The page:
Opposition leader says newly elected Labour council in north London needs to find alternative
Opposition leader Jeremy Corbyn has called for the controversial £2bn joint venture between Lendlease and Haringey council to be scrapped.
The Labour council in the north London borough is being led by Joseph Ejiofor, a senior member of the Momentum activist movement who spoke out against the regeneration plans before and during the local party’s successful election campaign.
Speaking to Building, Corbyn spelled out his own opposition to the Haringey Development Vehicle, as the venture is officially known, saying he believed it had to be scrapped.
“There has to be a new development model in Haringey,” the Labour party leader said. “The new council has only been elected last week and its group positions have not been sorted out yet.
“I am expecting that they will go in for a big development programme because clearly housing needs are huge in Haringey. But what they will not do is the sort of agreement that was being sought with Lendlease, which would have ended up with the transfer of a lot of assets to the company. I think there will be a change.”
Lendlease, which was appointed preferred bidder on the scheme last July, has sought a meeting with the new leaders of Haringey council in the hope of rescuing plans to build thousands of homes in the north London borough.
Opponents of the project – which involves building 6,000 homes – fear locals will be priced out of the area and that the joint venture will lead to the loss of public assets to the private sector.
The former council leader Claire Kober, who backed the deal with Lendlease, resigned soon after the Labour party’s National Executive Committee told her in January to put the deal on hold.
Corbyn also sent a warning to large contractors who delay payments to their small suppliers.
At the launch of a construction training programme, Corbyn said in the wake of the collapse of Carillion, which was notorious for paying on 120-day terms, large contractors had to be held to account for their payment practices.
Corbyn said government needed to demand prompt payment from its contractors in order to support smaller businesses.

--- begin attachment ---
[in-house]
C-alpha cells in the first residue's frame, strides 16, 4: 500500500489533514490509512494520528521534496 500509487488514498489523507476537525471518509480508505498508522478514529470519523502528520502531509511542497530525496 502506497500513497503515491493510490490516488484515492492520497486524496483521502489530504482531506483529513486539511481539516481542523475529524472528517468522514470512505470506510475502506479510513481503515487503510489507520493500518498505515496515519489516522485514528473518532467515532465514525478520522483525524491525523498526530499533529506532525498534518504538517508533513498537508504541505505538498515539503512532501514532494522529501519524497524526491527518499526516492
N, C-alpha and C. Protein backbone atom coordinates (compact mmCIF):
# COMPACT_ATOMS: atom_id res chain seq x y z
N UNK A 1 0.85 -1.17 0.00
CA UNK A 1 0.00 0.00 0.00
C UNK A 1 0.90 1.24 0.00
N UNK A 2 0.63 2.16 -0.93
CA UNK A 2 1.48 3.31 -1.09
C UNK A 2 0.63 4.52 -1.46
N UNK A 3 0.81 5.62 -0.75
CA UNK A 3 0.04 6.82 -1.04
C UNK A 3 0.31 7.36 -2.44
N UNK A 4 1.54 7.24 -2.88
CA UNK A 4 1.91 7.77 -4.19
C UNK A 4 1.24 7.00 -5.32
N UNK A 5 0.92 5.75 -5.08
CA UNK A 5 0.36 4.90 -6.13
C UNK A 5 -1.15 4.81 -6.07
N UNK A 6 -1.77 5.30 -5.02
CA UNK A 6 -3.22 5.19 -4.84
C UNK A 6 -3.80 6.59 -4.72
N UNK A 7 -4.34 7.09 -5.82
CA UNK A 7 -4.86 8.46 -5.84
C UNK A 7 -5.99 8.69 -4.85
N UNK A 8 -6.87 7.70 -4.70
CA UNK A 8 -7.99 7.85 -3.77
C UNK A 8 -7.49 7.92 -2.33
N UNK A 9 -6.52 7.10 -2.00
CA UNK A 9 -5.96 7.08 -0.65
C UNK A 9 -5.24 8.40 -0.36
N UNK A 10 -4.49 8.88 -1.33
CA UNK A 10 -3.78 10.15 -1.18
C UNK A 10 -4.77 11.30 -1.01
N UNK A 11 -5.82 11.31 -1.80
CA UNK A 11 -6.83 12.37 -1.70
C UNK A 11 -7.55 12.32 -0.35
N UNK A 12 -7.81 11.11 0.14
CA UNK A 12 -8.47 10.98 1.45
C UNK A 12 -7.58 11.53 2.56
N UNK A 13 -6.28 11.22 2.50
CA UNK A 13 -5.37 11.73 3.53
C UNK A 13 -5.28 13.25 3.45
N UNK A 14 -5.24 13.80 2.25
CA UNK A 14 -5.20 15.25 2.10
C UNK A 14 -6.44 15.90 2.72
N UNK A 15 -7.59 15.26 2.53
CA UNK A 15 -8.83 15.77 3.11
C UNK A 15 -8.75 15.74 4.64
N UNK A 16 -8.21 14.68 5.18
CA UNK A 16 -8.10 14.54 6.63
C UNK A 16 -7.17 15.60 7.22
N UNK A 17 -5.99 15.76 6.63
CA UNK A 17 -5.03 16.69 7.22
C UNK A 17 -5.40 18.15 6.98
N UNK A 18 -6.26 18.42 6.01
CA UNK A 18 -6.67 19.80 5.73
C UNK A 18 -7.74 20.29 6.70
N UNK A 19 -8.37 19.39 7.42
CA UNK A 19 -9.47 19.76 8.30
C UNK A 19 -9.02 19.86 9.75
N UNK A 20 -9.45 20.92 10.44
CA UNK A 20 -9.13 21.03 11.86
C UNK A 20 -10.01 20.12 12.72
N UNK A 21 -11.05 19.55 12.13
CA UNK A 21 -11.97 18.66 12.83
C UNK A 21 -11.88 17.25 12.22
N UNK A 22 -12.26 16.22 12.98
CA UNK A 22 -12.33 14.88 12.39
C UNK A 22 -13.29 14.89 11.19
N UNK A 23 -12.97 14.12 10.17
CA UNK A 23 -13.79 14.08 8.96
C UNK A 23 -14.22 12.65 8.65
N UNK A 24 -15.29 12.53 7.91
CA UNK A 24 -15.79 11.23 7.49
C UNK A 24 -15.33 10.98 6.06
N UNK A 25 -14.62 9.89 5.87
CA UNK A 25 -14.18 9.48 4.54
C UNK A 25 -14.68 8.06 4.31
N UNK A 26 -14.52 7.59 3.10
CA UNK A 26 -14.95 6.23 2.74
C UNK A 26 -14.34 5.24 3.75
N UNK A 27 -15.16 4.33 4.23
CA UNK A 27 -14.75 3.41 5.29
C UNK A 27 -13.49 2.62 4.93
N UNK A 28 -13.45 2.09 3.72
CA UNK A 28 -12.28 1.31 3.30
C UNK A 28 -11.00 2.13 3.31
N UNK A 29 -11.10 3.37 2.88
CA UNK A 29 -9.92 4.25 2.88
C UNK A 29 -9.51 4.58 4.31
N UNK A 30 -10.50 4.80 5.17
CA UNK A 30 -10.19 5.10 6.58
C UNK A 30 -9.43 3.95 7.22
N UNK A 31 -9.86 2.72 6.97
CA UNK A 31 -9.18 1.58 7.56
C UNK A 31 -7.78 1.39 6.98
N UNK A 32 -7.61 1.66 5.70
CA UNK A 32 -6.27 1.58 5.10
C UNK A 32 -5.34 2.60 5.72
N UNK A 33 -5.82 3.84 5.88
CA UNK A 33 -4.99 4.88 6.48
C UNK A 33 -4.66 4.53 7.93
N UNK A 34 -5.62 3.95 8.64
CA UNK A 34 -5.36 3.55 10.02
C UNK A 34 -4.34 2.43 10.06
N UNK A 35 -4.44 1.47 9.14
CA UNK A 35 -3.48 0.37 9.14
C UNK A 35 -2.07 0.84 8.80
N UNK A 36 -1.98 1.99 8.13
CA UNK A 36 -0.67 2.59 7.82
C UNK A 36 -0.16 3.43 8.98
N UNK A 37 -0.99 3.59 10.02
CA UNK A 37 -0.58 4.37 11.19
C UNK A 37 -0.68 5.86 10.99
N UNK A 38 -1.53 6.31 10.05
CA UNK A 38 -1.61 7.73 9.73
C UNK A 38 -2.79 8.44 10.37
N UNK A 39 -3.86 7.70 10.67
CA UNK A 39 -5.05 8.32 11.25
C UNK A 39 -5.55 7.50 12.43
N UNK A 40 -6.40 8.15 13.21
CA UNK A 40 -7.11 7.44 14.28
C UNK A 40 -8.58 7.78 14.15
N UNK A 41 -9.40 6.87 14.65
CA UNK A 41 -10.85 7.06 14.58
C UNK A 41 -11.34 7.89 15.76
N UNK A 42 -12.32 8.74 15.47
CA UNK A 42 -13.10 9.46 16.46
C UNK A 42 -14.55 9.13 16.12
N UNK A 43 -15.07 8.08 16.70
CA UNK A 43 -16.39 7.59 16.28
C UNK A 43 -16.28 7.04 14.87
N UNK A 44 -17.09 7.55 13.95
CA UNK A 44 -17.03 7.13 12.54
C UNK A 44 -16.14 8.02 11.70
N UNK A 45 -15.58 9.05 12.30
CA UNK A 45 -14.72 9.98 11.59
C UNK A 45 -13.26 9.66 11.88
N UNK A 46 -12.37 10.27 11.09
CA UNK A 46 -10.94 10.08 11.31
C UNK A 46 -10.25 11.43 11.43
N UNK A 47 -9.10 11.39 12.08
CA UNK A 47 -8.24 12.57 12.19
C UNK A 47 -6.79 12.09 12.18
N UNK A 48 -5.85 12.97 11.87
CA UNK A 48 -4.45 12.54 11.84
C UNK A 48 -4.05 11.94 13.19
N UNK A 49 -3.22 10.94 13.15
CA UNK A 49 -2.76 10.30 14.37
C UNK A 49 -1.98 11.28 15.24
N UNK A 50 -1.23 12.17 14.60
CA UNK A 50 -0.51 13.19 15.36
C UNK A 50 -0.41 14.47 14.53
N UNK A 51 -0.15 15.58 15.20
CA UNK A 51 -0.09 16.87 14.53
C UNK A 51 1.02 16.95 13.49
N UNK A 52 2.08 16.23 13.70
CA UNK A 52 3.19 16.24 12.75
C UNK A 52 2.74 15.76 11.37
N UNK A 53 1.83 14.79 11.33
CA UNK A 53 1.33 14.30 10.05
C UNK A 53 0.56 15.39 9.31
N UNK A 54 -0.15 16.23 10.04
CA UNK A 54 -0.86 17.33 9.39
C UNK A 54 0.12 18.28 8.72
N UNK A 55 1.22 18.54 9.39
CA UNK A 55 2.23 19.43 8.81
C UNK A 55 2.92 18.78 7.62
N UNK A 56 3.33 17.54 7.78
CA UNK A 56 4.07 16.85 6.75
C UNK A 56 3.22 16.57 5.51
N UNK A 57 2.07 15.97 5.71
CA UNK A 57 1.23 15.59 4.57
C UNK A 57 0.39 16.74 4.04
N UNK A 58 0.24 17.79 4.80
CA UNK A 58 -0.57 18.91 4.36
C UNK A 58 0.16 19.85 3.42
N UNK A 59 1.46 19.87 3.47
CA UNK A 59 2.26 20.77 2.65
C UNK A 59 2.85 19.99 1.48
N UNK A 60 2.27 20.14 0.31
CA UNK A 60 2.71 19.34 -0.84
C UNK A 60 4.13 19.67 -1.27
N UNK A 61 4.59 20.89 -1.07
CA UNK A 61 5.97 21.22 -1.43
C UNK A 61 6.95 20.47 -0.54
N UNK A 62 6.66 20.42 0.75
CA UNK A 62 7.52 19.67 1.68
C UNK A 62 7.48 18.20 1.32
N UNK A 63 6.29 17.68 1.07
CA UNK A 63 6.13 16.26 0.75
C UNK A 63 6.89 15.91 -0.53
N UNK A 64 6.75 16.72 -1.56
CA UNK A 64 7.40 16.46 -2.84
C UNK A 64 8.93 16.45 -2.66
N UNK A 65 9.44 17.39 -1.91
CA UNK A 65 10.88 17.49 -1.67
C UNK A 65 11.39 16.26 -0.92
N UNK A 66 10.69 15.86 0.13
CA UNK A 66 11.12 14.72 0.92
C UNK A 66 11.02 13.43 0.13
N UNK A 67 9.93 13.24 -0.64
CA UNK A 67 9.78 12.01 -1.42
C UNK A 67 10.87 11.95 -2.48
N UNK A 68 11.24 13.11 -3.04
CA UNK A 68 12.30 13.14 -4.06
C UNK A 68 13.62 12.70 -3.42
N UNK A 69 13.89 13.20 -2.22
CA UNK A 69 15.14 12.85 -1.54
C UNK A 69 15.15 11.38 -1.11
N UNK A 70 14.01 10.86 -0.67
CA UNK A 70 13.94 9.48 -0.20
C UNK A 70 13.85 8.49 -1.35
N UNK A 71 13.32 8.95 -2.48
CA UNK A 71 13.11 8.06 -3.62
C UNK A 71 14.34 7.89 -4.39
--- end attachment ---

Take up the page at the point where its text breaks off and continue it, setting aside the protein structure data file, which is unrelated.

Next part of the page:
He said: “From the point of view of small contractors there has to be a guarantee of 30-day payment.
“There needs to be more than a payment code, a payment law. I think it needs to be enshrined in law. You cannot not pay somebody within 30 days. What Carillion was doing was 120 days payment which for a small contractor was devastating.
“If a company of the size of Carillion got a contract from government you could say ‘well your behaviour has to include training, living wage, health and safety but it also has to be payment of all you sub-contractors, with the same conditions on them, must be within 30 days’.”
Corbyn said Carillion’s collapse and the skills crisis both highlighted concerns from workers in the construction industry about stability and job security.
He said: “You need confidence in the construction industry. You need secure long-term employment. You need much higher skill-levels and retraining because skills change. We do not invest enough in physical skills in this country.
“Apprenticeships should be seen as something that is public good for all of us and not a source of cheap labour.
“There has to be some system of guaranteeing apprentices get jobs in the industry when they finish because falling off at the end of the apprenticeship is devastating to the individual.”